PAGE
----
We want to move forward in the history and look into what came next. A lot of people turn to Nintendo as the savior of the horrible crash of 1983 that appeared to have permanently destroyed the video game market. We would love to tell that story, but as we all know, Nintendo does not let just anyone in. We know that they would want the right person to tell their story. Nintendo wouldn’t be the only thing we would cover, since PC gaming was also a huge component to that era. And with Nintendo’s grand entrance, we also have its major competitor, Sega, an epic rivalry for superiority in consoles and games. What will happen in terms of production of World 1-2 really depends on the support of viewers and the success of this film. We are passionate filmmakers who also love video games. We want to continue to tell this story, but we want to be sure that we do it right and unfortunately that will take funding, the trust of some very important people, and a bit more time. For now, we are focusing on getting World 1-1 out there by having it screened at as many conventions as possible and chatting with people about it. Ultimately, we want to bring the film to disk, but it is available digitally on VHX right now.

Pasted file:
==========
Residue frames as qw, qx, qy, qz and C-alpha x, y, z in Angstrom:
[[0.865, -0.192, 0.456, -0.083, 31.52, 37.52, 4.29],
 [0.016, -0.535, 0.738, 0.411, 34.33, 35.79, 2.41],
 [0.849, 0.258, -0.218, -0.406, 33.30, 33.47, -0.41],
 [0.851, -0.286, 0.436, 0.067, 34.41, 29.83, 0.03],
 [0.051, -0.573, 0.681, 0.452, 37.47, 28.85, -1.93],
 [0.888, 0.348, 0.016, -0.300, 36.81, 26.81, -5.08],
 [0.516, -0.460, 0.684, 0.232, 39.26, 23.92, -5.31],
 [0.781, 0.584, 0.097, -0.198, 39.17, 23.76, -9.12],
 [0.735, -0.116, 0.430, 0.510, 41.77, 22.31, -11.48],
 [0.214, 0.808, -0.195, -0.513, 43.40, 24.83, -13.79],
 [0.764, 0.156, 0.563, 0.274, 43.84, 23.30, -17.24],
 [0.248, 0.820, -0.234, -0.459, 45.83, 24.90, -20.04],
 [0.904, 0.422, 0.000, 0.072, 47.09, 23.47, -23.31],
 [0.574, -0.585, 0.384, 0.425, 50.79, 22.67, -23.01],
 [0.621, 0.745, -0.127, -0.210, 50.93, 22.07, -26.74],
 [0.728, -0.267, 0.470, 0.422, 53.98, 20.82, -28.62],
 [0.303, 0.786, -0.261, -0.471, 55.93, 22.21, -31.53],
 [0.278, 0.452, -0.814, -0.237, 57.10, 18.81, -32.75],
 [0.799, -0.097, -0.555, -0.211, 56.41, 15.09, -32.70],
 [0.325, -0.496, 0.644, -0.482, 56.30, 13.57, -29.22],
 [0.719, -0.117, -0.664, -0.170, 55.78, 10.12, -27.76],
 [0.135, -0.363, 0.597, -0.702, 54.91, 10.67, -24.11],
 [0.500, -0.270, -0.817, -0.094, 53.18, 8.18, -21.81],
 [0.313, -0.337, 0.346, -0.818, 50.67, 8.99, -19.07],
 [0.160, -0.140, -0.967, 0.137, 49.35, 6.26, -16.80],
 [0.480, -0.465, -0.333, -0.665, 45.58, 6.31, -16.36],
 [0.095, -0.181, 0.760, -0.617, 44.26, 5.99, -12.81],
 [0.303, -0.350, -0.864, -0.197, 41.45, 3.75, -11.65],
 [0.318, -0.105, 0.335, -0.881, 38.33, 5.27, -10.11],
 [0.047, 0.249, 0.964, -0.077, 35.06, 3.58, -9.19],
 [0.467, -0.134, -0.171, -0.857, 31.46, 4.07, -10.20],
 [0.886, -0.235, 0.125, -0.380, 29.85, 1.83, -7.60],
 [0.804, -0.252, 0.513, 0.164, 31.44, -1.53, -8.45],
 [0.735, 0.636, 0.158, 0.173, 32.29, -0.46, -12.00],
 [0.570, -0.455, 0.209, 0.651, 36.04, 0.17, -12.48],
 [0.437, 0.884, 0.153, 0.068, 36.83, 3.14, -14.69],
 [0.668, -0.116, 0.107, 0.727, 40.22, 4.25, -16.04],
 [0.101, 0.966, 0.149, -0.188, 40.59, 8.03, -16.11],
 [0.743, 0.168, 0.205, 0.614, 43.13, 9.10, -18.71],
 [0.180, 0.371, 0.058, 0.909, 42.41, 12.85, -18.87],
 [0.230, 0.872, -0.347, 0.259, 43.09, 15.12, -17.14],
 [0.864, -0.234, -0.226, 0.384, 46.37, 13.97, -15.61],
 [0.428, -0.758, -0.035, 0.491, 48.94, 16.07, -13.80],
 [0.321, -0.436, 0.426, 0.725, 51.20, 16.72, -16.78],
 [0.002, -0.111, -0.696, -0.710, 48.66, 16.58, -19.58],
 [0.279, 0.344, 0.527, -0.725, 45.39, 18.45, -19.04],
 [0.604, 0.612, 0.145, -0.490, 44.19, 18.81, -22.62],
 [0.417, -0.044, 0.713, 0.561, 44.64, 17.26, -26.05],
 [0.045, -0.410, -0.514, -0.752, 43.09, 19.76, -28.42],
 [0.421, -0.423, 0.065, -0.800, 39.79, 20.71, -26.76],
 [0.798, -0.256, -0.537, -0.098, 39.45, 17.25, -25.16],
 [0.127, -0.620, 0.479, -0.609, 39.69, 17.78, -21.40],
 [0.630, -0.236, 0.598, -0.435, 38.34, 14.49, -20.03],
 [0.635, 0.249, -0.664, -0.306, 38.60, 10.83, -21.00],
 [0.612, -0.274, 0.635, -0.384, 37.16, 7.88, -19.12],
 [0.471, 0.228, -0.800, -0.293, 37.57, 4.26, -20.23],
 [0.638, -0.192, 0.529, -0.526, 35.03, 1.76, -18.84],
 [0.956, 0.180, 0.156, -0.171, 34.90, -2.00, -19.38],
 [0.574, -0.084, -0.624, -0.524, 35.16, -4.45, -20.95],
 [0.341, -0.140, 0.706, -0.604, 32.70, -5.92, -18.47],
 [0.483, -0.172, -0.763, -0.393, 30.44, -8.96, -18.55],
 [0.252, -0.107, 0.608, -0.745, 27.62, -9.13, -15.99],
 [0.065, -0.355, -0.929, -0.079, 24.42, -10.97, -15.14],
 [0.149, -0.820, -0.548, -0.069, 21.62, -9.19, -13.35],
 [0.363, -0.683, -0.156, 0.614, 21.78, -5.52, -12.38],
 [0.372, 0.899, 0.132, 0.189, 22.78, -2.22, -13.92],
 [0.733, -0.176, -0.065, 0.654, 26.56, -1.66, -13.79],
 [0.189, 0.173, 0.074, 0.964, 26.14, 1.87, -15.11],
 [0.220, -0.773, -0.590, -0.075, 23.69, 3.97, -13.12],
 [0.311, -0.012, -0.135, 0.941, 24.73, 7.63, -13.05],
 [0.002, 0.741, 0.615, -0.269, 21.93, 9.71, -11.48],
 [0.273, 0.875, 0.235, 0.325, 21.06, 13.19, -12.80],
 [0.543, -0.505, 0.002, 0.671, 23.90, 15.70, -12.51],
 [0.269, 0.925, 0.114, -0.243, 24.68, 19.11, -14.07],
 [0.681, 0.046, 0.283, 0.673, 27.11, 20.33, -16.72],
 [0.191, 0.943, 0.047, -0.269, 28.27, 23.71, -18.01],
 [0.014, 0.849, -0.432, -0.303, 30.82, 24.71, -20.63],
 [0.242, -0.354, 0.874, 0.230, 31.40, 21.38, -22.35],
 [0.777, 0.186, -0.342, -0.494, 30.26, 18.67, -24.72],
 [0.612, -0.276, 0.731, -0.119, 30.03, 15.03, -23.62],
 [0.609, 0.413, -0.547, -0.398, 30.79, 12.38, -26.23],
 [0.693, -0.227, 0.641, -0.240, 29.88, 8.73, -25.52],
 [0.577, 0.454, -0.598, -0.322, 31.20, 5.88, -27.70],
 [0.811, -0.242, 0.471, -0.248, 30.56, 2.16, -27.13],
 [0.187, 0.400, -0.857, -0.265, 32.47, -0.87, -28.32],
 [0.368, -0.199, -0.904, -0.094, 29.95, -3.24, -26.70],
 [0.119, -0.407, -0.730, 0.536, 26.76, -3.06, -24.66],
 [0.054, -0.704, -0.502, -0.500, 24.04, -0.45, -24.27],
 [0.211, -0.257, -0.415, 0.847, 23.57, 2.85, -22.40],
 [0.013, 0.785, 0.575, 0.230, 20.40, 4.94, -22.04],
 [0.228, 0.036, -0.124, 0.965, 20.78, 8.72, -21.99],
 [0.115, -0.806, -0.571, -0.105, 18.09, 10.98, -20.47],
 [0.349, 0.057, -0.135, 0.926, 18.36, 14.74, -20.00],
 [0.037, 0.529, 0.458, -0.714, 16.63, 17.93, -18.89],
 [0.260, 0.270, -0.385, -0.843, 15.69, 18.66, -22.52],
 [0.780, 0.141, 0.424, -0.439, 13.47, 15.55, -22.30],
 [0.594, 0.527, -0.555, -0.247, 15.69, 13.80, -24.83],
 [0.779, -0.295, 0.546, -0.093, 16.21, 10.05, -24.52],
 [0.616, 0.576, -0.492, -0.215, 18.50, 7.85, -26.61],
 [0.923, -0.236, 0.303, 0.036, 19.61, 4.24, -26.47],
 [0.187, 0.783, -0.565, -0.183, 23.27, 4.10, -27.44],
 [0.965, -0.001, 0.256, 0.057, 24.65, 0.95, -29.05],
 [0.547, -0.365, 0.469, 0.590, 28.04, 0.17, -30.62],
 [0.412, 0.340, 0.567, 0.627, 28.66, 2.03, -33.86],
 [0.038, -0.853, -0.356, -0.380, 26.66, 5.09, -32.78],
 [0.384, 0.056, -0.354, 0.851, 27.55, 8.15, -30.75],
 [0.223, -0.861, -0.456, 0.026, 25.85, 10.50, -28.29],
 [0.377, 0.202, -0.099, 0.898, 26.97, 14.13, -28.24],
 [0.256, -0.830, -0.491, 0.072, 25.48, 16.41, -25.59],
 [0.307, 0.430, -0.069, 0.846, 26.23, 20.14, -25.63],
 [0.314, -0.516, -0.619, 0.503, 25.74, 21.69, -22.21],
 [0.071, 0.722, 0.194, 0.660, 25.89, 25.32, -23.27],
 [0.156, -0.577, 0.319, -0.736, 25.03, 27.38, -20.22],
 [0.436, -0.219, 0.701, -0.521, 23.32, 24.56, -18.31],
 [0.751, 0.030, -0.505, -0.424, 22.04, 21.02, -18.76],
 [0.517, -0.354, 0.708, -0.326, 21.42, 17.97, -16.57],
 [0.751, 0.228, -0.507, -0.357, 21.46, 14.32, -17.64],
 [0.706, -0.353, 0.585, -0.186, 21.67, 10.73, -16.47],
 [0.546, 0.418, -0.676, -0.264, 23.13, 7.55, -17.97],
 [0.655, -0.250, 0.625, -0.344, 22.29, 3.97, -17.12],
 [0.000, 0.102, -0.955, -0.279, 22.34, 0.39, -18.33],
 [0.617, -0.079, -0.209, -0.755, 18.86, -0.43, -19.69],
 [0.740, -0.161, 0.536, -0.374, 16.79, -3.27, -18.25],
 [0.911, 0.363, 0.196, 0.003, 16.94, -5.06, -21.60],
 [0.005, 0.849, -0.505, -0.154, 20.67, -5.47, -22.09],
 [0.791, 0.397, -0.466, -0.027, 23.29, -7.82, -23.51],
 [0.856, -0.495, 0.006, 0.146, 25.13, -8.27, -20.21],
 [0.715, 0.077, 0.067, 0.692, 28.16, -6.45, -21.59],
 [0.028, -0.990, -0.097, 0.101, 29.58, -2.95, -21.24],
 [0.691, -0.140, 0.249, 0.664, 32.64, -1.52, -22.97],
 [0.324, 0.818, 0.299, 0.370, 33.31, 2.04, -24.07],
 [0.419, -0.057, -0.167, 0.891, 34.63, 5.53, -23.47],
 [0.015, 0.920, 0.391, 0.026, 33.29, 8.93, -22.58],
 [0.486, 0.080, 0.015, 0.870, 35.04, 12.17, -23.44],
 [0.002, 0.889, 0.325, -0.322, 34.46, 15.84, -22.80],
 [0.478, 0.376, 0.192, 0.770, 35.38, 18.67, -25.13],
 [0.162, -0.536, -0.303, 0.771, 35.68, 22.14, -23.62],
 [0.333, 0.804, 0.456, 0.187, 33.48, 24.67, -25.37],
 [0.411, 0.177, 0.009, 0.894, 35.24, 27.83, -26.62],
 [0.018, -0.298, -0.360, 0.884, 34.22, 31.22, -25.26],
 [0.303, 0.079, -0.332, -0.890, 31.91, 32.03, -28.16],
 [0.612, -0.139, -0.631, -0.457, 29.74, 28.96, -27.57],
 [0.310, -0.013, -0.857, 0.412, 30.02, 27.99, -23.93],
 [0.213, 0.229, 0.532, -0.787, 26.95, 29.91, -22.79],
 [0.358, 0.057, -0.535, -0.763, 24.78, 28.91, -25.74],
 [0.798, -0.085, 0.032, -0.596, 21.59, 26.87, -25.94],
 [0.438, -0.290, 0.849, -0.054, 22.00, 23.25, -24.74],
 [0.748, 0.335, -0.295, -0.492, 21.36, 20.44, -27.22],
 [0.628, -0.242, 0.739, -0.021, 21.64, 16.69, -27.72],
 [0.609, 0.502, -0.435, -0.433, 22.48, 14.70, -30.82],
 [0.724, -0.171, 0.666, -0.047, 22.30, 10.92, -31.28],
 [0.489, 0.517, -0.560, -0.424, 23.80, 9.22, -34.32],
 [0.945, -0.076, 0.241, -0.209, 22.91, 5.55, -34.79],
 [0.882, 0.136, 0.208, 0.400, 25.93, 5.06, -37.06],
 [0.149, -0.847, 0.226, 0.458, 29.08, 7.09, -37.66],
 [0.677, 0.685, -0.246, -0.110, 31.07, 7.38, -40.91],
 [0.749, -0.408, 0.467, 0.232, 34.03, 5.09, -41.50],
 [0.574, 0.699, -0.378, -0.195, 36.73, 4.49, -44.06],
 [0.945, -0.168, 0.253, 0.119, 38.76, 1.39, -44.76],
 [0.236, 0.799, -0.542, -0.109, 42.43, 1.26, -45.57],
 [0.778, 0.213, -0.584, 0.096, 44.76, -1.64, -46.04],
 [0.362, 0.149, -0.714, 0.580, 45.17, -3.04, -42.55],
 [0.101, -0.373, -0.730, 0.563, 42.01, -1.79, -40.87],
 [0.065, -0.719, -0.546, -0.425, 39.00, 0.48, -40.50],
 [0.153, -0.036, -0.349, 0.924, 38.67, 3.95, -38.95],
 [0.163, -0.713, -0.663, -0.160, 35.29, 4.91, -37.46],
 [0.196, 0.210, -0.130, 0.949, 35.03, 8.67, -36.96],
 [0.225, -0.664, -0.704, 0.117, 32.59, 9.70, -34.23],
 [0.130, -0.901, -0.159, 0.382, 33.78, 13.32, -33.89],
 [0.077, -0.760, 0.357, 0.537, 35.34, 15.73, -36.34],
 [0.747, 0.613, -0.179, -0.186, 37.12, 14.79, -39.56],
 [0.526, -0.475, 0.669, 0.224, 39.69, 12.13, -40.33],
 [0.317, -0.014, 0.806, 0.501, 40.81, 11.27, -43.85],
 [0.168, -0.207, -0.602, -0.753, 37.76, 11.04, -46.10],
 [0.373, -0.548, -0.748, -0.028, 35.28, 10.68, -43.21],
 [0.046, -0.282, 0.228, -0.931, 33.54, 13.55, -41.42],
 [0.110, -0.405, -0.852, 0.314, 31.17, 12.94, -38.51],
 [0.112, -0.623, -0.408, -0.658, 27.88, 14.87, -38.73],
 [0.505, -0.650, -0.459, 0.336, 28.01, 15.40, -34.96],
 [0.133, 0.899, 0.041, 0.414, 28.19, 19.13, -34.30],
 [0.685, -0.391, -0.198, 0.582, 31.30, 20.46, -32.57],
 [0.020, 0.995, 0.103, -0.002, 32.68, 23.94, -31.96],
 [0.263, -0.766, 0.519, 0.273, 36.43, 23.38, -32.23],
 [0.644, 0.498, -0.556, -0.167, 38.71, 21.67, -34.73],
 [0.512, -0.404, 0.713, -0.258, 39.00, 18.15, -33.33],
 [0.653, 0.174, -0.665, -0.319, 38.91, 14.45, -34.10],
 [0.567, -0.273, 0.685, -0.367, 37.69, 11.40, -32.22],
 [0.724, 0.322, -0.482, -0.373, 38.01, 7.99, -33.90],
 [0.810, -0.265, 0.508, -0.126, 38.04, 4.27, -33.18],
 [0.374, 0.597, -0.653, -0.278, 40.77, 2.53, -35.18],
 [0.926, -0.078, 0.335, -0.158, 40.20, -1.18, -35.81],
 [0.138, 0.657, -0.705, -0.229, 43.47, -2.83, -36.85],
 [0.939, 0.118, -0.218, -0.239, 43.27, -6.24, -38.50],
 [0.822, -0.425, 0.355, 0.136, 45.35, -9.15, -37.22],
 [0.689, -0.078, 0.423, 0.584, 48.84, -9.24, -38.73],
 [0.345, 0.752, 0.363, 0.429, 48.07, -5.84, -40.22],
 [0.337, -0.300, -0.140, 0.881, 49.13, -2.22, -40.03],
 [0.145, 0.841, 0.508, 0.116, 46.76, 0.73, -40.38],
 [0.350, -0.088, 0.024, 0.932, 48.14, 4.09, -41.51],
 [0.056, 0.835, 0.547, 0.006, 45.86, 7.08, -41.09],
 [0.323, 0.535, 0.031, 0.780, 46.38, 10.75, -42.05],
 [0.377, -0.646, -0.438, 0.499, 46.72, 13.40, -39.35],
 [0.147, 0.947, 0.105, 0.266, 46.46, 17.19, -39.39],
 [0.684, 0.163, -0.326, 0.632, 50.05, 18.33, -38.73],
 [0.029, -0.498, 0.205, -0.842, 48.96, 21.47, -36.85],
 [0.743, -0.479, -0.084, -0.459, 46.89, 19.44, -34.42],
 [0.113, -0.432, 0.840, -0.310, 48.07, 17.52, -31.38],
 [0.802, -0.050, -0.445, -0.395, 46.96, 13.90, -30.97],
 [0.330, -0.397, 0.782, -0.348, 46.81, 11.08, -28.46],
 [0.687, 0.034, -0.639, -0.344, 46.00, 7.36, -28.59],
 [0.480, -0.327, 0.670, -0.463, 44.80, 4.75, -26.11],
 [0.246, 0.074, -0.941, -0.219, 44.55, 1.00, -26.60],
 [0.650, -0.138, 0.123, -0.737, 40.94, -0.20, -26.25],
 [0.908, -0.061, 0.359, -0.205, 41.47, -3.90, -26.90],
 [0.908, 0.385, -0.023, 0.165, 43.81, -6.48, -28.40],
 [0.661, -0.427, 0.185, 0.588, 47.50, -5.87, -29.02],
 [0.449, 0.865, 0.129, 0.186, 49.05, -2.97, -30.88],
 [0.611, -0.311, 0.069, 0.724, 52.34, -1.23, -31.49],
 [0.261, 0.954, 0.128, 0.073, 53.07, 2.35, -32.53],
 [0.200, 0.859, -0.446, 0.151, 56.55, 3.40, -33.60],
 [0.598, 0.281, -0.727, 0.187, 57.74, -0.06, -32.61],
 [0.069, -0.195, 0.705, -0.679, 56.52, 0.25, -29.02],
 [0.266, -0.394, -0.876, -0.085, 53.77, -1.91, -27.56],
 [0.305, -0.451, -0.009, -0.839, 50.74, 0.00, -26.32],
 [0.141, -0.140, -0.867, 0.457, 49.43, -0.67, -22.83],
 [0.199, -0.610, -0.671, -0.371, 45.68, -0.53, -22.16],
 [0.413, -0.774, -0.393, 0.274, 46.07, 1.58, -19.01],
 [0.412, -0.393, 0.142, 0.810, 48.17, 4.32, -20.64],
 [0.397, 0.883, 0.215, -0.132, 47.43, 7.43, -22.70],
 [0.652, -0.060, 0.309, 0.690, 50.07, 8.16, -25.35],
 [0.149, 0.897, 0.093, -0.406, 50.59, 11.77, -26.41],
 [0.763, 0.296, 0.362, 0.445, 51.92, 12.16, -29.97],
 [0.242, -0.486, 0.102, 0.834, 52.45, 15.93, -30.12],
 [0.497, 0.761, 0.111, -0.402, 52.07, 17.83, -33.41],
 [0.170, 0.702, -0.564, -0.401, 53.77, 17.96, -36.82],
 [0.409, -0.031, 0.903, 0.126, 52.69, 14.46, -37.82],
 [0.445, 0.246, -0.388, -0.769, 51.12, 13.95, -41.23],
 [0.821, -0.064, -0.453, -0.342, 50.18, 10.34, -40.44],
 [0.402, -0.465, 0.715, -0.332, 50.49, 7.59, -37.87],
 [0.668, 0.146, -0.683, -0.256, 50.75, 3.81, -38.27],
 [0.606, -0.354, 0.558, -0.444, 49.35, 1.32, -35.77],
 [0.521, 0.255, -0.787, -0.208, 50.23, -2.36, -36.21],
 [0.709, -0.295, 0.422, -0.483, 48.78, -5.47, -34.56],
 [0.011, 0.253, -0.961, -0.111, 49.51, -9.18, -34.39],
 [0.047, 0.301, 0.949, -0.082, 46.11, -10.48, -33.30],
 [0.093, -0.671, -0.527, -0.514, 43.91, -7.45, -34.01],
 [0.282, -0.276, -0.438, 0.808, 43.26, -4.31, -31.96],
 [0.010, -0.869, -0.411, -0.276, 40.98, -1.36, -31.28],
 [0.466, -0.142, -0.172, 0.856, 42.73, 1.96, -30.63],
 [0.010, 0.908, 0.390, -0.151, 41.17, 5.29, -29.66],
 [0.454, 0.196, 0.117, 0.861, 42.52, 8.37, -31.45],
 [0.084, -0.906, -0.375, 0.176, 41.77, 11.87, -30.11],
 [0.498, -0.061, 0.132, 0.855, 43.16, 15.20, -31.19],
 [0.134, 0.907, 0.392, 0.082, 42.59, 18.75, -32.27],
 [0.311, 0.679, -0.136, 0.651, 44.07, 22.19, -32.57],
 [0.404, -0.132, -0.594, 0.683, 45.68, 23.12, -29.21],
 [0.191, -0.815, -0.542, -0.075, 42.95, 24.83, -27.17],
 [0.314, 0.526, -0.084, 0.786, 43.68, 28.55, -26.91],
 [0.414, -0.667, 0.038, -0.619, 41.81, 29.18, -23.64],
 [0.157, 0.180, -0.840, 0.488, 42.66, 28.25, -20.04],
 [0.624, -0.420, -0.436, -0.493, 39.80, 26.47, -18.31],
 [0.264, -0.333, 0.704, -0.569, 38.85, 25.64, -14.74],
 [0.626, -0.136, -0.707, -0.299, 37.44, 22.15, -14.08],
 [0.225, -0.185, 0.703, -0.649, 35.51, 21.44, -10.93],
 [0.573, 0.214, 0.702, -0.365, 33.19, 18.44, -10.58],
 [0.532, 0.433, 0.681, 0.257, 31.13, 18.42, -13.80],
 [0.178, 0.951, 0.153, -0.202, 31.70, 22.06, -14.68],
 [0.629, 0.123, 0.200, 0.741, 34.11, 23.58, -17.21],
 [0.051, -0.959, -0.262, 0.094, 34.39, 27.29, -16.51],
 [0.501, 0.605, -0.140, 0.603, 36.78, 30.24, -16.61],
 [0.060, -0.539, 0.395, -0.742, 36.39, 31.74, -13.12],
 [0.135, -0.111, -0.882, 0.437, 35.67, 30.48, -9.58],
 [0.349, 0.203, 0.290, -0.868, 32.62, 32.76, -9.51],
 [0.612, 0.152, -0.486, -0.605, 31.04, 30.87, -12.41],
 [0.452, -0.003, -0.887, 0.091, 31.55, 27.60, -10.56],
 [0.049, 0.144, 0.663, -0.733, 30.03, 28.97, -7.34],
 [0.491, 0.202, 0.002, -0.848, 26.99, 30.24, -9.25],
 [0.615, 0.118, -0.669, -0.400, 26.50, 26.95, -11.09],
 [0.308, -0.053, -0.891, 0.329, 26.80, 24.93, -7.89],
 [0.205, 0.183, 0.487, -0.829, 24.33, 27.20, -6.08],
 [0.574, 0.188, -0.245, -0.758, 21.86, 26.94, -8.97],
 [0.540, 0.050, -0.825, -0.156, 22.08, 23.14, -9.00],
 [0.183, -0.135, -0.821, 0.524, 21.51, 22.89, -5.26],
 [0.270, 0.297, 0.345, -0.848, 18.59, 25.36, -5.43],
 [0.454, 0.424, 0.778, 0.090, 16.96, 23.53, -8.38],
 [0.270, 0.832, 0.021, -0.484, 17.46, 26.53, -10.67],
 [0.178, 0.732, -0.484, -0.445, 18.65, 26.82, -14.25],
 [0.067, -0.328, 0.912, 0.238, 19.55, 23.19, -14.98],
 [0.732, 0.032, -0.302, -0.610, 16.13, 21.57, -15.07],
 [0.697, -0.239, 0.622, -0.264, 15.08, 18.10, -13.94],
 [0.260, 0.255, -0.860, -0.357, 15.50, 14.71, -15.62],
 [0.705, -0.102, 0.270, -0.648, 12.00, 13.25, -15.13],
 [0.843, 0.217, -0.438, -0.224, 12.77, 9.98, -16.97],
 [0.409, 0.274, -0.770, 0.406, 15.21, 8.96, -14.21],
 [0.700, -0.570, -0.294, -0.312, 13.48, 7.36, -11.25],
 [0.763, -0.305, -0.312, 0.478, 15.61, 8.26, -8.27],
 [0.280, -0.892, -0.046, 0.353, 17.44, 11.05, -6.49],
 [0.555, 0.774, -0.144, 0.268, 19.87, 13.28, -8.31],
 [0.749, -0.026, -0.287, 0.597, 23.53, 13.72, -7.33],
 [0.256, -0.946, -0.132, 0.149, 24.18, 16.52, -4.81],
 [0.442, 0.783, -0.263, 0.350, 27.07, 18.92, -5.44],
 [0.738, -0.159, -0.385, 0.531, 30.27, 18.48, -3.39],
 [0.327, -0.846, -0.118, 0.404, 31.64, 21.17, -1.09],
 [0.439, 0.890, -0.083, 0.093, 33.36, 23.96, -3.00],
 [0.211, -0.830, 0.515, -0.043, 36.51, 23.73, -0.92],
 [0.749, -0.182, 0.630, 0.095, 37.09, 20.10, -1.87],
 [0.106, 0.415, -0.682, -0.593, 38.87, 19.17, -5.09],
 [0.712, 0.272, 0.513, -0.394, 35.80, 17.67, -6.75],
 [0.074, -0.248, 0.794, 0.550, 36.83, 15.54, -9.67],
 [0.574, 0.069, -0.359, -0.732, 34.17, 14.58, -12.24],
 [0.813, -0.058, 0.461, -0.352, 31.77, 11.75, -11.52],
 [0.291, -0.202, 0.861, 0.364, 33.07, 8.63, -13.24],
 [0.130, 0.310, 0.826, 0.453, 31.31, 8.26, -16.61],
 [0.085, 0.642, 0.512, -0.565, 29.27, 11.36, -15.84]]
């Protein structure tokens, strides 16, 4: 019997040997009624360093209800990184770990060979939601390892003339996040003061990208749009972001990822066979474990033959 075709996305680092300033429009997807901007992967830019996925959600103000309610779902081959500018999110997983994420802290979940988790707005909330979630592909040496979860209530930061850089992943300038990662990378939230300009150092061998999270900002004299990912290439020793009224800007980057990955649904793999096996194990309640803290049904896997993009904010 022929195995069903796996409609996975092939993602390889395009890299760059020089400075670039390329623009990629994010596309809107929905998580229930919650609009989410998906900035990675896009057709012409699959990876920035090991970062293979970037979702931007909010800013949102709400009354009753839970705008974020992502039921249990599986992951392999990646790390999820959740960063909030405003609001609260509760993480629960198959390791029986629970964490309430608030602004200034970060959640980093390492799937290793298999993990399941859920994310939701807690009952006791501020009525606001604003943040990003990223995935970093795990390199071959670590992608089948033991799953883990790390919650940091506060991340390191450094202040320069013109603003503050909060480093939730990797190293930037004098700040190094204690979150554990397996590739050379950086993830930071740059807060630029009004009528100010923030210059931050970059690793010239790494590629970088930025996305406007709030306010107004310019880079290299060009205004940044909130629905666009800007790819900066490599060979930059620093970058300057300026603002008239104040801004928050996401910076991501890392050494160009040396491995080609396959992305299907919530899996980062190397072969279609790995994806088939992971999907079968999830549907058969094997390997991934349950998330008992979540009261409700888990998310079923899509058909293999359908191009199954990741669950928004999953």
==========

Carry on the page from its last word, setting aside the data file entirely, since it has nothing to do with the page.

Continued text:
This film is in part very close to our hearts. Although we aren’t game developers, we are independent filmmakers (a total crew of two people). Seeing the determination, ingenuity, and resilience of these pioneers and how humble their beginnings were, really speaks to us. It shows us that if you are truly passionate about what you do, retain that creative free spirit, and give it everything you have and keep going no matter how hard it might be or how impossible it might seem, you can make it happen.
To learn more about World 1-1 and keep up with the series and other fascinating video game news, visit their website or follow them on Facebook and Twitter. You can also currently purchase the film digitally at VHX or, if you’re in the mood for travel, see a screening at the Sacramento Indie Arcade Gaming Expo this April.